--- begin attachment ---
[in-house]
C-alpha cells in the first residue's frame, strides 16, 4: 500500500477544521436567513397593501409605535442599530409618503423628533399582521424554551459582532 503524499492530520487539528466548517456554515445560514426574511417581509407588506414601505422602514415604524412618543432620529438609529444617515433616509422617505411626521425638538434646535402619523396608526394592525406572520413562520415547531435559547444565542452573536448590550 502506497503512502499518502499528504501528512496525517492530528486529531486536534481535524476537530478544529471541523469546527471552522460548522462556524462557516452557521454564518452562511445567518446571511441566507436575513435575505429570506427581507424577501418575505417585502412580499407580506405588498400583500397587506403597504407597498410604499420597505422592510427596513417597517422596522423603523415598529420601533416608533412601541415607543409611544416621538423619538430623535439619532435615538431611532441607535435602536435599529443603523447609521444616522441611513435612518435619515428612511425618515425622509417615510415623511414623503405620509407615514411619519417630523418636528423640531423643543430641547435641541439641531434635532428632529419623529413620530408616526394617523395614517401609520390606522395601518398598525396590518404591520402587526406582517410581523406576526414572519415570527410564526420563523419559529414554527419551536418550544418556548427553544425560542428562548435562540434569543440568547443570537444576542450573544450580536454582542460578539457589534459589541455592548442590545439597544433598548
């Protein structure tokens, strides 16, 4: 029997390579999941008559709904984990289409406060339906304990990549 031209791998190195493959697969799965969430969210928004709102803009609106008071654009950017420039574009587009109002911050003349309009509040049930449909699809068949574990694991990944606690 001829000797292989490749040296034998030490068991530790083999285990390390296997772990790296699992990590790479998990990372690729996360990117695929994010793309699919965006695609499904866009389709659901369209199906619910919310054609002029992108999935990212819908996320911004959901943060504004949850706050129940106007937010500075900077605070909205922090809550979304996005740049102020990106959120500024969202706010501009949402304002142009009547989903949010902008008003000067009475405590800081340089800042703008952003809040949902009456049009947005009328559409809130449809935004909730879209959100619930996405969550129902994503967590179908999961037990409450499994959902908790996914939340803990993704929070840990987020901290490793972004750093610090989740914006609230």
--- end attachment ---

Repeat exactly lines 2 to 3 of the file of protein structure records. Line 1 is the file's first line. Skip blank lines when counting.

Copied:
C-alpha cells in the first residue's frame, strides 16, 4: 500500500477544521436567513397593501409605535442599530409618503423628533399582521424554551459582532 503524499492530520487539528466548517456554515445560514426574511417581509407588506414601505422602514415604524412618543432620529438609529444617515433616509422617505411626521425638538434646535402619523396608526394592525406572520413562520415547531435559547444565542452573536448590550 502506497503512502499518502499528504501528512496525517492530528486529531486536534481535524476537530478544529471541523469546527471552522460548522462556524462557516452557521454564518452562511445567518446571511441566507436575513435575505429570506427581507424577501418575505417585502412580499407580506405588498400583500397587506403597504407597498410604499420597505422592510427596513417597517422596522423603523415598529420601533416608533412601541415607543409611544416621538423619538430623535439619532435615538431611532441607535435602536435599529443603523447609521444616522441611513435612518435619515428612511425618515425622509417615510415623511414623503405620509407615514411619519417630523418636528423640531423643543430641547435641541439641531434635532428632529419623529413620530408616526394617523395614517401609520390606522395601518398598525396590518404591520402587526406582517410581523406576526414572519415570527410564526420563523419559529414554527419551536418550544418556548427553544425560542428562548435562540434569543440568547443570537444576542450573544450580536454582542460578539457589534459589541455592548442590545439597544433598548
């Protein structure tokens, strides 16, 4: 029997390579999941008559709904984990289409406060339906304990990549 031209791998190195493959697969799965969430969210928004709102803009609106008071654009950017420039574009587009109002911050003349309009509040049930449909699809068949574990694991990944606690 001829000797292989490749040296034998030490068991530790083999285990390390296997772990790296699992990590790479998990990372690729996360990117695929994010793309699919965006695609499904866009389709659901369209199906619910919310054609002029992108999935990212819908996320911004959901943060504004949850706050129940106007937010500075900077605070909205922090809550979304996005740049102020990106959120500024969202706010501009949402304002142009009547989903949010902008008003000067009475405590800081340089800042703008952003809040949902009456049009947005009328559409809130449809935004909730879209959100619930996405969550129902994503967590179908999961037990409450499994959902908790996914939340803990993704929070840990987020901290490793972004750093610090989740914006609230």